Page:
Ontario cleans house at lottery and gaming corp.

Ontario’s problem-plagued lottery and gaming corporation was overhauled Monday as the province’s finance minister fired its CEO and replaced the entire board of directors.

Ontario Lottery and Gaming Corporation CEO Kelly McDougald (right) and lawyer Greg Harris hold up a mock cheque in Toronto in 2007.

TORONTO — Ontario’s problem-plagued lottery and gaming corporation was overhauled Monday as the province’s finance minister fired its CEO and replaced the entire board of directors.

The auditor general was also brought in to review questionable spending at the Ontario Lottery and Gaming Corp., which included one executive charging taxpayers almost $500 for a nanny to attend meetings.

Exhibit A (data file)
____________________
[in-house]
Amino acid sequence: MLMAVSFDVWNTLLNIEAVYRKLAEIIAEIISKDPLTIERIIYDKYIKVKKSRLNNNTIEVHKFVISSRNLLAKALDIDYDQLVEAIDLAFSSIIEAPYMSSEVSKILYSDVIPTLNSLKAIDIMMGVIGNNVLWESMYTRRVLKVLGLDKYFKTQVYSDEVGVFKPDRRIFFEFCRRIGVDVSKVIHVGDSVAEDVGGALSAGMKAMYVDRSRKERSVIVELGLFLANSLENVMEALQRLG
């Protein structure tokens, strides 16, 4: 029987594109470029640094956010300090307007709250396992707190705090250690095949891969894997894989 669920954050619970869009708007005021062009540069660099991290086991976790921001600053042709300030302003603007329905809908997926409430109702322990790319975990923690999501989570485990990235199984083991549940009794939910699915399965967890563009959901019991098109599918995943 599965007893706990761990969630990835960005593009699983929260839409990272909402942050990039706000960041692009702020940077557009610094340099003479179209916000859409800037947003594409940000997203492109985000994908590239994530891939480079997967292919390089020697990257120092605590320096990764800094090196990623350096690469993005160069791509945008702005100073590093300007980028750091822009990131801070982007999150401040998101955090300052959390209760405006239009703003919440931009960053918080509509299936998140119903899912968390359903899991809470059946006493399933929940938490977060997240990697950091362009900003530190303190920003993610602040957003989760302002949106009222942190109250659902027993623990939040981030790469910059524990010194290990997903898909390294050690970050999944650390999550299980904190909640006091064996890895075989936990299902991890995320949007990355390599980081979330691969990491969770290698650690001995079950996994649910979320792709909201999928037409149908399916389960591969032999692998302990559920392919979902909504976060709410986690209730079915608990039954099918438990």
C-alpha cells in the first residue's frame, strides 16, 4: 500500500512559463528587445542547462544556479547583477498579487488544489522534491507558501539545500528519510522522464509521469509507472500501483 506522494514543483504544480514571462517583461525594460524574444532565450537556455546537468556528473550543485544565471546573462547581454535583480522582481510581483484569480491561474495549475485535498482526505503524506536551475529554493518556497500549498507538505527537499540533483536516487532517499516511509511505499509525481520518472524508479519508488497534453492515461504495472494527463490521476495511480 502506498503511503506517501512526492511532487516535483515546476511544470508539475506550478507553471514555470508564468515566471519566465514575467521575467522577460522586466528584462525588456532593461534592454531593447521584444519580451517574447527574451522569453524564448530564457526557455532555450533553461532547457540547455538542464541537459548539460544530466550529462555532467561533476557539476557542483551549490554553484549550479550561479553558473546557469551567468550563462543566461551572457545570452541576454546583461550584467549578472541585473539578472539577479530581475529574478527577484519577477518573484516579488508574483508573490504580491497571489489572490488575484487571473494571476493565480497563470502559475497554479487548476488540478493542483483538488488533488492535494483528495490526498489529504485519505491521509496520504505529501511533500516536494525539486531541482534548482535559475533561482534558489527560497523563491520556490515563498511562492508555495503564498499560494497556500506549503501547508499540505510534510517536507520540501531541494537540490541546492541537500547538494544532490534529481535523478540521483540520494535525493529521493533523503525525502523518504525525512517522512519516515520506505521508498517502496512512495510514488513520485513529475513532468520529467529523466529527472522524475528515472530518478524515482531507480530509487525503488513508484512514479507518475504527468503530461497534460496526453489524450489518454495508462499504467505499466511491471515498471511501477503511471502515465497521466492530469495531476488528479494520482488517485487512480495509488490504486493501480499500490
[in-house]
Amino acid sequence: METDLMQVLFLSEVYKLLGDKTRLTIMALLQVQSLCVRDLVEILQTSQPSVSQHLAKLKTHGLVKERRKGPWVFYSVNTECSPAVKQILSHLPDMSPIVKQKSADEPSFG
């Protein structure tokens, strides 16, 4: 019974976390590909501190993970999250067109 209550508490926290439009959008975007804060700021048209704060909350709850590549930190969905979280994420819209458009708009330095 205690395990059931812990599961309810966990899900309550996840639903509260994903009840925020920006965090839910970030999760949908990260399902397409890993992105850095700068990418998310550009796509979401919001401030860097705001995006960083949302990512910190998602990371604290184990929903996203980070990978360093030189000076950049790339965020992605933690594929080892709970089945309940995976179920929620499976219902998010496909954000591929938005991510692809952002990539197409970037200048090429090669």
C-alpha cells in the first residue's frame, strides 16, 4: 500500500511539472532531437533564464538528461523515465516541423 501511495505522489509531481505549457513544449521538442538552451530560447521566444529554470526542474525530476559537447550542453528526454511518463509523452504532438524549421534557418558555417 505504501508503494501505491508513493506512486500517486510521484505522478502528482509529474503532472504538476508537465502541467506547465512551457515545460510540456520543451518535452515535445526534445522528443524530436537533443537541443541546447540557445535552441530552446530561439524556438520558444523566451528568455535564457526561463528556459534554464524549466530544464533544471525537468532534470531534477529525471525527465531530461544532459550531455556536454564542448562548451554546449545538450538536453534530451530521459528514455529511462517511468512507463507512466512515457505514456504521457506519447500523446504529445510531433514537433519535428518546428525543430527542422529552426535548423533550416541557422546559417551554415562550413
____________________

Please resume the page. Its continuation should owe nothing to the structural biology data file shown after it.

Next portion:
“This is the right (step) to take in terms of the public, and across government we need to make sure that we have rigorous accountability for all Crown agencies, boards and corporations,” said Finance Minister Dwight Duncan.

“We have been trying to create change in this place for some time.”

CEO Kelly McDougald was “dismissed with cause” and, as a result, will not receive severance, Duncan said.

Premier Dalton McGuinty will make an announcement in the coming days about a broader set of accountability initiatives, Duncan added. The move comes after the government found questionable expense claims filed by executives going back years.

They included the cancellation of a deposit on a Florida condo by Michael Sharland, the OLG’s former vice-president of security and surveillance who took a paid leave of absence in 2007.

Another OLG executive charged the agency nearly $500 for a nanny so that she could attend meetings in 2006.

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